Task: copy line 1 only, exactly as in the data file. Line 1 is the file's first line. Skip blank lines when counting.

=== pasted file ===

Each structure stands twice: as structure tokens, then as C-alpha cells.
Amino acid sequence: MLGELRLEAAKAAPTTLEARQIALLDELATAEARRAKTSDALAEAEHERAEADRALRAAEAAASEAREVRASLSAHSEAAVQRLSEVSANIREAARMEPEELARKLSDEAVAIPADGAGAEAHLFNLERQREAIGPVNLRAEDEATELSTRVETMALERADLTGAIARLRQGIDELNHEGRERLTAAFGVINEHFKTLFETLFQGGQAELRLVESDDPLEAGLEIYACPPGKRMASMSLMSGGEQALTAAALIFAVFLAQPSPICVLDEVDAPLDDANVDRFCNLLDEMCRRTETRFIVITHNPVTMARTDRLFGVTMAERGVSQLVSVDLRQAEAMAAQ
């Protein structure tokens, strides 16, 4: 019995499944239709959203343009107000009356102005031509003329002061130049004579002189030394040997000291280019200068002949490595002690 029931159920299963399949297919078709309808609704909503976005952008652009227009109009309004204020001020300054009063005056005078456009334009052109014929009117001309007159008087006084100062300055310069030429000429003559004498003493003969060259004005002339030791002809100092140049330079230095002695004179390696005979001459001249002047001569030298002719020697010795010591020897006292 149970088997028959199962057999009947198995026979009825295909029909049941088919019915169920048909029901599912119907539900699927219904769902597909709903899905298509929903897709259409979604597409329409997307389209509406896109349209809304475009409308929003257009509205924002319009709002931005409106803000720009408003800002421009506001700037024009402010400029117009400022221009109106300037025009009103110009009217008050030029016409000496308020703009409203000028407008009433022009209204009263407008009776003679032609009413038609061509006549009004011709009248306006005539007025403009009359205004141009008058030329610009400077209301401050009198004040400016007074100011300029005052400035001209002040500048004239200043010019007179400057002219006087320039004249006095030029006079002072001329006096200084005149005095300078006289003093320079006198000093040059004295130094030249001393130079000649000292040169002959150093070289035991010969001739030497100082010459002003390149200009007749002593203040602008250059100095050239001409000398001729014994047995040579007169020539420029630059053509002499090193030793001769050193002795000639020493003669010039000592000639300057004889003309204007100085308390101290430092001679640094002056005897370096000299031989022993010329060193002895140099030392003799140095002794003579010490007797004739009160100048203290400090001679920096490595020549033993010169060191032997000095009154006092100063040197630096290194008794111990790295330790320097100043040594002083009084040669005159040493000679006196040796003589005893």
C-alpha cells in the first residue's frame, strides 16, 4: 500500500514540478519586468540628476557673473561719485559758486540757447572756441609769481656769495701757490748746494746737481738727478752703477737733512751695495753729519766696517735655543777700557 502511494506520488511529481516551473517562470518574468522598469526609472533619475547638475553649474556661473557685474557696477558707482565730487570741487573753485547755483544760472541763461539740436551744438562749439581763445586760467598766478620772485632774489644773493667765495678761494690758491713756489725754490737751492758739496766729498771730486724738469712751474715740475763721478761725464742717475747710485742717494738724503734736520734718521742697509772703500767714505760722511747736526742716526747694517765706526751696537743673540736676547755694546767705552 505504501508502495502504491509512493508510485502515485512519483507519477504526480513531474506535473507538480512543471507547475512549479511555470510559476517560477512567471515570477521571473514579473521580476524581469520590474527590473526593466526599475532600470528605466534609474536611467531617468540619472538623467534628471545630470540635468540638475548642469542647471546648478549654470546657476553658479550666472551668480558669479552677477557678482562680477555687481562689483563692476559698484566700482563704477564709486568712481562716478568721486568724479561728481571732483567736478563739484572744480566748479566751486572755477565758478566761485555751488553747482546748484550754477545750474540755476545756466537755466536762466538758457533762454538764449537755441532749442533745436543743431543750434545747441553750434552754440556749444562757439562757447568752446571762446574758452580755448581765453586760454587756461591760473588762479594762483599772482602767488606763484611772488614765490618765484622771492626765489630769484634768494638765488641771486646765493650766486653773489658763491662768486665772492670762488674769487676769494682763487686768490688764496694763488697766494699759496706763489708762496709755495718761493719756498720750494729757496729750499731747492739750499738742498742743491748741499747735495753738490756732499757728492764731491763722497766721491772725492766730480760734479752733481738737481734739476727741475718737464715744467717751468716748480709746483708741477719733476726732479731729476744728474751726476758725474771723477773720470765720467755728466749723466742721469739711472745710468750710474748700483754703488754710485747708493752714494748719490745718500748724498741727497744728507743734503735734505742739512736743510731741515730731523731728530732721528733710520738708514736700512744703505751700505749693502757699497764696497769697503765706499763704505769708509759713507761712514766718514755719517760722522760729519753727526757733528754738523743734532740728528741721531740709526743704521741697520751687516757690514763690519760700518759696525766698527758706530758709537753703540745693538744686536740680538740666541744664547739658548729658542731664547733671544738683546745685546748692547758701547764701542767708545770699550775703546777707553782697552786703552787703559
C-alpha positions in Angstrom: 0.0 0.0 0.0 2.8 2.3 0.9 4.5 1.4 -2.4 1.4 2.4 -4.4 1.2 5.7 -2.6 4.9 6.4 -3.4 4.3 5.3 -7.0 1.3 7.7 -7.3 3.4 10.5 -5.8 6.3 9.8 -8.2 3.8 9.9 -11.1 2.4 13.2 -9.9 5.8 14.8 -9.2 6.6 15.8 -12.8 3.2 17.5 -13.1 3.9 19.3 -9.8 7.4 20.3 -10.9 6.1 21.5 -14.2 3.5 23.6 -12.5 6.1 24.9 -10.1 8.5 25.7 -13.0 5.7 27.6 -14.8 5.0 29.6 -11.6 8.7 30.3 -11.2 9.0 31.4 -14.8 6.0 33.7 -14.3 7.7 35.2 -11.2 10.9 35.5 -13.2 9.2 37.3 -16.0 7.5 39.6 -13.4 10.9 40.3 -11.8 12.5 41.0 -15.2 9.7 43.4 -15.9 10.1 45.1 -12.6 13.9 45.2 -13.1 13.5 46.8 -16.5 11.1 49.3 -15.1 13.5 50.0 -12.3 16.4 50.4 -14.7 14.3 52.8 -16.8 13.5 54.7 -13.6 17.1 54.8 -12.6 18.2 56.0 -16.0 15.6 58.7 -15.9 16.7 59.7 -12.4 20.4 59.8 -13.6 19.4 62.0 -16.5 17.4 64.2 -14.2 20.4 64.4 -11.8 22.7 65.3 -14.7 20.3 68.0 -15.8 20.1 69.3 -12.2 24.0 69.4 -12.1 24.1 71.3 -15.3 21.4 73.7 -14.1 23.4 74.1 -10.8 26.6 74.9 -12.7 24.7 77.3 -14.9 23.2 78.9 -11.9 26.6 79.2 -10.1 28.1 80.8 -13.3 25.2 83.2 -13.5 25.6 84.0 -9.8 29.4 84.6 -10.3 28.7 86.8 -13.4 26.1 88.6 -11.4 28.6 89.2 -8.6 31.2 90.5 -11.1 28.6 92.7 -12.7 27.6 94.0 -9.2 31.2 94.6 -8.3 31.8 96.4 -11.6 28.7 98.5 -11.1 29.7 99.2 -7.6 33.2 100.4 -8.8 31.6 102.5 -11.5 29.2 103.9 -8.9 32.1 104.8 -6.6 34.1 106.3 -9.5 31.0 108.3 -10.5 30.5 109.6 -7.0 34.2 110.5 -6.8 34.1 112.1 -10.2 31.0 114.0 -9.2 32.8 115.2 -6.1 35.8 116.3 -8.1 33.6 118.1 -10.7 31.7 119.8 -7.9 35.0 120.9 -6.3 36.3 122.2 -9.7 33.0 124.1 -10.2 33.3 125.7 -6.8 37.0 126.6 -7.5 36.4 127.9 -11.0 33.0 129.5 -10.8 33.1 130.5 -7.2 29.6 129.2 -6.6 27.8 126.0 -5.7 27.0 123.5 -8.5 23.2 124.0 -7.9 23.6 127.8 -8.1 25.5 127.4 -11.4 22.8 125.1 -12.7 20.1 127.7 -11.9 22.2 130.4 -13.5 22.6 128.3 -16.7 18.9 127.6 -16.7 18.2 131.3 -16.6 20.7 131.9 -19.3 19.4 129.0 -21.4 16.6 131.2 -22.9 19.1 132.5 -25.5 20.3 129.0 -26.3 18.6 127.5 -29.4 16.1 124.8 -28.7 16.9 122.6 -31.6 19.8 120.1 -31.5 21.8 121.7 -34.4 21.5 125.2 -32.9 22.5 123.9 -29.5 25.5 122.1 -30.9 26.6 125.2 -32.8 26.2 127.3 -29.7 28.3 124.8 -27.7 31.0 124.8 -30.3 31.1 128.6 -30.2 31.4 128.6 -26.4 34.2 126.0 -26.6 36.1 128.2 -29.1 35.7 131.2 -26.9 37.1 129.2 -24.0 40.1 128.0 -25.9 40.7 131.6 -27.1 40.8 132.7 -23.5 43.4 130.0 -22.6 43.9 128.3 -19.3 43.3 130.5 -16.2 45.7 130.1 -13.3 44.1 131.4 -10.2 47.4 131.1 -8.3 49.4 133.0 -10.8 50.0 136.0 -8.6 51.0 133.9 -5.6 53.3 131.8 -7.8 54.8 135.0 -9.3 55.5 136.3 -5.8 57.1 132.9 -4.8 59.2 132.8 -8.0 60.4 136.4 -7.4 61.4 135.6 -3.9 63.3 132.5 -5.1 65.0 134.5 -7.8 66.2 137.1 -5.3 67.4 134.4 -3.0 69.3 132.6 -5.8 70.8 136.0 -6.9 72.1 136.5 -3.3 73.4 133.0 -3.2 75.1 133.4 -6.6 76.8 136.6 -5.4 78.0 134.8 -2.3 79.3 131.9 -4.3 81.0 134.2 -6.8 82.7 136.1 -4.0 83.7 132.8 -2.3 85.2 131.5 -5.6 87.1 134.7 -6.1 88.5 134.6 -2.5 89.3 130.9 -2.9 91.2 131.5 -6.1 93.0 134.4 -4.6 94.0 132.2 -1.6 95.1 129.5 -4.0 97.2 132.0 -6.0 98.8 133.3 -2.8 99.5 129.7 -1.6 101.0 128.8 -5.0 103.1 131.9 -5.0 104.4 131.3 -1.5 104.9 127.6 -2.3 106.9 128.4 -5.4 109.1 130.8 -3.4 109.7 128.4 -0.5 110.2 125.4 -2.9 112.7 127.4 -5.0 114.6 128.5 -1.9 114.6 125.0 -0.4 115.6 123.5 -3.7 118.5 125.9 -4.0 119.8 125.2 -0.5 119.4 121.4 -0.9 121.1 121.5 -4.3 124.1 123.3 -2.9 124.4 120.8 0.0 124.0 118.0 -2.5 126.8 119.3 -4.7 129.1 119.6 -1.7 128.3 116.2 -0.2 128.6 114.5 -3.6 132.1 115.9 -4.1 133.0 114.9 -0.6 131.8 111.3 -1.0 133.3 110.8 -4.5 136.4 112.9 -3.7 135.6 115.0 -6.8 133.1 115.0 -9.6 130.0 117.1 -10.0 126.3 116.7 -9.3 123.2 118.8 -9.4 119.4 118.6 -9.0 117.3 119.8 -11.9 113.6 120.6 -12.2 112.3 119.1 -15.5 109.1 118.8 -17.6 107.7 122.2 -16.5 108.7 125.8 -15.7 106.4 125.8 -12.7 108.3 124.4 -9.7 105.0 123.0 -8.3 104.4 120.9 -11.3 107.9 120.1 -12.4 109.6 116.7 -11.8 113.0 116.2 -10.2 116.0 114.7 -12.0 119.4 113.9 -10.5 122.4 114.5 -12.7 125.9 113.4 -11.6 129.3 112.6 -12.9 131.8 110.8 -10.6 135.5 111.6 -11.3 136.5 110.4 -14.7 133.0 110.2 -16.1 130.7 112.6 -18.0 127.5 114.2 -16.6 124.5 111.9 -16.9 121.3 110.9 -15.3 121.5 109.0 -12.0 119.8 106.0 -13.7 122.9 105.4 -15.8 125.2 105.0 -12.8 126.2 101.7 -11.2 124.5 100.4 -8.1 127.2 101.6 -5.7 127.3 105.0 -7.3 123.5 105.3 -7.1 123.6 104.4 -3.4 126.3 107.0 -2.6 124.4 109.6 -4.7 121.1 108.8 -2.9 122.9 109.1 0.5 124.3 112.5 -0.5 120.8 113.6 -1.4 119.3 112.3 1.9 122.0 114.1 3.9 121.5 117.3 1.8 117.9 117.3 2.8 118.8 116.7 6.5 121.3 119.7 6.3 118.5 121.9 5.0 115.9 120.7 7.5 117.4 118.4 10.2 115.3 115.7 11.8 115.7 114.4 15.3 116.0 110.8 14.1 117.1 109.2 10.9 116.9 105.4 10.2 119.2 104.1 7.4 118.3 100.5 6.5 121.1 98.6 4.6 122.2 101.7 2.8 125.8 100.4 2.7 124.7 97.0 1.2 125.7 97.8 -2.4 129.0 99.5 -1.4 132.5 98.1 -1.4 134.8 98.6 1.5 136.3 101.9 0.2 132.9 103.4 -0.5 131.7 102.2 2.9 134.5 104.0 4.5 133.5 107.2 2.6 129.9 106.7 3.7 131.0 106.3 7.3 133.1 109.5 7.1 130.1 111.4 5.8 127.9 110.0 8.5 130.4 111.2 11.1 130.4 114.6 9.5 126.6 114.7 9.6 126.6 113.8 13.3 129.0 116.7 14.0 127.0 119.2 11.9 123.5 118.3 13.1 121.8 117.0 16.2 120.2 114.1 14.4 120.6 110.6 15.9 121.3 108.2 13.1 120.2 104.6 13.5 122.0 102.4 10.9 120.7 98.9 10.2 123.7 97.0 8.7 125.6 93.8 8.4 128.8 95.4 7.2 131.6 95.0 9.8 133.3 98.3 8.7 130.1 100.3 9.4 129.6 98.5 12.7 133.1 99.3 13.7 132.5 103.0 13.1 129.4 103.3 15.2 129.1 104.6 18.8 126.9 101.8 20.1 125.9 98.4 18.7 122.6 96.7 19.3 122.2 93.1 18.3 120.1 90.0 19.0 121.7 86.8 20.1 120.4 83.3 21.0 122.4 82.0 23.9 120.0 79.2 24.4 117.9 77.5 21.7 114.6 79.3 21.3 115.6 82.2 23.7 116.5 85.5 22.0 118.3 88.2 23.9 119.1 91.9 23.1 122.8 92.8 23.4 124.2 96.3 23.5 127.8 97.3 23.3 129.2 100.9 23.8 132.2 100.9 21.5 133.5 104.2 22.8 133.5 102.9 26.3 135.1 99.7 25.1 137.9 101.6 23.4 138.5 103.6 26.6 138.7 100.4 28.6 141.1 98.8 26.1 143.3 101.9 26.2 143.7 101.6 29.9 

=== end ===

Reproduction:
Each structure stands twice: as structure tokens, then as C-alpha cells.